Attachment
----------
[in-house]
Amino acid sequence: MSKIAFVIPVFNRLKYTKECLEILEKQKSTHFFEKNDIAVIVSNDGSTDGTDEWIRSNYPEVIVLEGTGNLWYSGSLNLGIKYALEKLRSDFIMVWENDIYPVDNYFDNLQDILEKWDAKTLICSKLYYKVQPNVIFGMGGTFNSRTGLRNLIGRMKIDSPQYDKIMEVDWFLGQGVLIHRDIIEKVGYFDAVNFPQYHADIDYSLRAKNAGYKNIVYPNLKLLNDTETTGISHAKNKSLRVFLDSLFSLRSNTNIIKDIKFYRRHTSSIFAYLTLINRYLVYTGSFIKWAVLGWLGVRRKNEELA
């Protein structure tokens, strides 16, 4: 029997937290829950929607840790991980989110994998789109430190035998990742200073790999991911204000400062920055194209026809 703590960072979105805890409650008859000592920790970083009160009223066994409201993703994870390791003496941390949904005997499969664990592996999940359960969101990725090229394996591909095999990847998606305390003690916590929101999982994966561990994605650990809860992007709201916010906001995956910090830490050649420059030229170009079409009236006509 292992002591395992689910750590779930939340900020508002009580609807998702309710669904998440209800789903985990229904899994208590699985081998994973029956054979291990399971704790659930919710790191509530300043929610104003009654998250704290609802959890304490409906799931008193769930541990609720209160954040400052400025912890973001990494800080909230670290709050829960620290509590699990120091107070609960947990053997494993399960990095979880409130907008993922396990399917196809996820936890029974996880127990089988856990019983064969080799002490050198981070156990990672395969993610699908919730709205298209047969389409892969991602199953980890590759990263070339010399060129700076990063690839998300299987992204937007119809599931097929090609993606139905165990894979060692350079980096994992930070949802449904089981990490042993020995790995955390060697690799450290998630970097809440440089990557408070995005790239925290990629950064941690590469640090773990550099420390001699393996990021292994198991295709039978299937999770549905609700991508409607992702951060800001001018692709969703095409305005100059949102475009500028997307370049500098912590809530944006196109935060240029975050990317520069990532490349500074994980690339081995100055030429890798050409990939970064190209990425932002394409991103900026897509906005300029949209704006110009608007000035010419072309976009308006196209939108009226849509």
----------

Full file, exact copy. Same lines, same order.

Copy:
[in-house]
Amino acid sequence: MSKIAFVIPVFNRLKYTKECLEILEKQKSTHFFEKNDIAVIVSNDGSTDGTDEWIRSNYPEVIVLEGTGNLWYSGSLNLGIKYALEKLRSDFIMVWENDIYPVDNYFDNLQDILEKWDAKTLICSKLYYKVQPNVIFGMGGTFNSRTGLRNLIGRMKIDSPQYDKIMEVDWFLGQGVLIHRDIIEKVGYFDAVNFPQYHADIDYSLRAKNAGYKNIVYPNLKLLNDTETTGISHAKNKSLRVFLDSLFSLRSNTNIIKDIKFYRRHTSSIFAYLTLINRYLVYTGSFIKWAVLGWLGVRRKNEELA
């Protein structure tokens, strides 16, 4: 029997937290829950929607840790991980989110994998789109430190035998990742200073790999991911204000400062920055194209026809 703590960072979105805890409650008859000592920790970083009160009223066994409201993703994870390791003496941390949904005997499969664990592996999940359960969101990725090229394996591909095999990847998606305390003690916590929101999982994966561990994605650990809860992007709201916010906001995956910090830490050649420059030229170009079409009236006509 292992002591395992689910750590779930939340900020508002009580609807998702309710669904998440209800789903985990229904899994208590699985081998994973029956054979291990399971704790659930919710790191509530300043929610104003009654998250704290609802959890304490409906799931008193769930541990609720209160954040400052400025912890973001990494800080909230670290709050829960620290509590699990120091107070609960947990053997494993399960990095979880409130907008993922396990399917196809996820936890029974996880127990089988856990019983064969080799002490050198981070156990990672395969993610699908919730709205298209047969389409892969991602199953980890590759990263070339010399060129700076990063690839998300299987992204937007119809599931097929090609993606139905165990894979060692350079980096994992930070949802449904089981990490042993020995790995955390060697690799450290998630970097809440440089990557408070995005790239925290990629950064941690590469640090773990550099420390001699393996990021292994198991295709039978299937999770549905609700991508409607992702951060800001001018692709969703095409305005100059949102475009500028997307370049500098912590809530944006196109935060240029975050990317520069990532490349500074994980690339081995100055030429890798050409990939970064190209990425932002394409991103900026897509906005300029949209704006110009608007000035010419072309976009308006196209939108009226849509």